UPDATE: Well, there won't be any player trades today, or all weekend, but we should know when there can be tomorrow.
The NFL released a statement that said it willl announce the timing for the start of the league year tomorrow, along with when free agent sigings and other transactions can happen. The expectation is Monday at the earliest.
Teams also have been told to open their facilities Friday at 8 a.m. and can contact players to let them know that the facilities will be open. Players are allowed to go in for medical exams, treatment, rehab, to talk to coaches, get playbooks, study film, etc. Teams also will be allowed to set up a schedule for OTAs. Voluntary workouts also will begin. Participating players will be paid $130 per day, provided the player fulfills the club’s reasonable off-season workout requirements. Such workouts will count toward the requirements of any off-season workout bonus in the player’s contract.
Of course, potentially none of this will matter depending on how the appeals court rules. If a temporary stay is granted, we are back to where we are now.
As my fingers were pounding away at the keyboard crafting this exquisite prose, the U.S. Court in St. Louis was considering the NFL's appeal of Judge Susan Nelson's refusal to grant a stay of her injnction ending the lockout.
Bottom line, until that court says something, the lockout continues, and even if that court says no to the stay request sometime today, there are no indications the NFL will immediately set up rules for trades and free agency and open for business. So, no trade of Kevin Kolb on the last day the Eagles can get an unused 2011 first- or second-round draft pick in exchange for the quarterback.
In fact, from the league's perspective, nothing has changed since Nelson issued her original ruling Monday afternoon. An Eagles spokesman said this morning he is not aware of any players reporting to the facility today. NFL weight rooms remain closed -- according to The Washington Post, three Redskins who tried to enter their practice facility today were told it was closed, period.
I don't know much about the law, but covering the Eagles, I am very familiar with the concept of contempt -- that's like when you ask a completely reasonable question that fans want answered and are told that the team isn't "going to get into all that." Or when you text/email team officials about labor developments and get no answer whatsoever, not even "I'm sorry, I've been asked not to say anything."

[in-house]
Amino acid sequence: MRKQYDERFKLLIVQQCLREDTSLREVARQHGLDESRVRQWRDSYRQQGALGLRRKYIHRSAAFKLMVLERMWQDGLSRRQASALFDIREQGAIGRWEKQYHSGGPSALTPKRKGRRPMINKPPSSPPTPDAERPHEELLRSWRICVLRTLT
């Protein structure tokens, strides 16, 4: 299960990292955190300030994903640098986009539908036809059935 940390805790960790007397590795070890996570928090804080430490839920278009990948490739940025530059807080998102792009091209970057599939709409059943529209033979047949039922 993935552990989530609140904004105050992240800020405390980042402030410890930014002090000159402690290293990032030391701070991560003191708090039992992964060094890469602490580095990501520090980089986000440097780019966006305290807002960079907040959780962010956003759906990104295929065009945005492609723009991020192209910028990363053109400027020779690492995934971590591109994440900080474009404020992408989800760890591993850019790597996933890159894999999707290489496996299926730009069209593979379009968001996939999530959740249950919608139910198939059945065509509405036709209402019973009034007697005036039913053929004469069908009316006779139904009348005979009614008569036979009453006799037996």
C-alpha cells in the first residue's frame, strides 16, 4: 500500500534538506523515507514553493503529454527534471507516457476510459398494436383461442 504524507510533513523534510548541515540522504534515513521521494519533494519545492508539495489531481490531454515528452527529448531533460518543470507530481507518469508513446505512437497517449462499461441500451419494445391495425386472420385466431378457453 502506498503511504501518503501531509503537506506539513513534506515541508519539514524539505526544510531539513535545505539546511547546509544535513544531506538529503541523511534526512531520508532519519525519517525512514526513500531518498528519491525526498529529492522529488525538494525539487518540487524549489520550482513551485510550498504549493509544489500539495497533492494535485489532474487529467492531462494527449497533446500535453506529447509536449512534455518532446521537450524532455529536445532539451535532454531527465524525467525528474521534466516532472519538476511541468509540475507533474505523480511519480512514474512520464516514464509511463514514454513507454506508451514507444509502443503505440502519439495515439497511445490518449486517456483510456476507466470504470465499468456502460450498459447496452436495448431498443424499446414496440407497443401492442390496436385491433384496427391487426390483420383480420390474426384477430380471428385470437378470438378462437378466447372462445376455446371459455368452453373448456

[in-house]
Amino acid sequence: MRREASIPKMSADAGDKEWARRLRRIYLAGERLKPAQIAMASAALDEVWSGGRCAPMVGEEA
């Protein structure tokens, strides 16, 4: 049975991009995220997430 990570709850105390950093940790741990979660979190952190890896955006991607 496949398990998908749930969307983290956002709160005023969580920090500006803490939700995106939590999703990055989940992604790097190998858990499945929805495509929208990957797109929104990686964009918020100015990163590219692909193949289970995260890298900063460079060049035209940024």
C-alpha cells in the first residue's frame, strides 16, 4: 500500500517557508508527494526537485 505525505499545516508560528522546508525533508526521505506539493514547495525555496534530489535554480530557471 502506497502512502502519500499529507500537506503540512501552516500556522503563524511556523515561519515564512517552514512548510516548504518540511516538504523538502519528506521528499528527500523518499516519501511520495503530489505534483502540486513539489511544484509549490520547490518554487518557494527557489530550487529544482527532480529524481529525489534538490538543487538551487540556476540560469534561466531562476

The NFL must be really, really confident it is going to find favor from the St. Louis court. Or it must be really, really panicky and desperate. Judge Nelson indicated last night that it is time for the league to reopen for business. The league has declined to do so. Again, the St. Louis court could turn everything decided so far on its head, but right now, this looks like the kind of train wreck that ultimately is going to cost someone (cough, Roger Goodell, cough) his job.
League vice president Jeff Pash told a conference call Tuesday that the league anticipated and was prepared for Nelson's ruling. If that's true, then the NFL should have a contingency plan for reopening.
Today, the reopening issue is clouded a little by the union formerly known as the NFLPA requesting the St. Louis court put off a decision on a stay until it can say why it objects to one being issued.
But the NFL Network's Jason LaCanfora reports today that GMs and agents he has spoken to think the stay request will be denied, and the league will have to reopen early next week.
I'm starting to have a better grasp of why Goodell keeps contending that the impasse can only be settled at the bargaining table, not in the courts. Maybe it's because at the bargaining table, the owners can delay (mediation is now on hold until May 16) until players start losing paychecks, which is the only real leverage the owners have. In court, the NFL isn't doing so hot.
Meanwhile, there's this little thing called the draft tonight. The guy I've been most interested in from an Eagles perspective is Colorado CB Jimmy Smith. But there's significant news on that front today -- a contention that Smith's "character issues" include an admission of codeine abuse. Have to admit I'm getting a little hinky about this big, fast corner who otherwise might be perfect for the Eagles.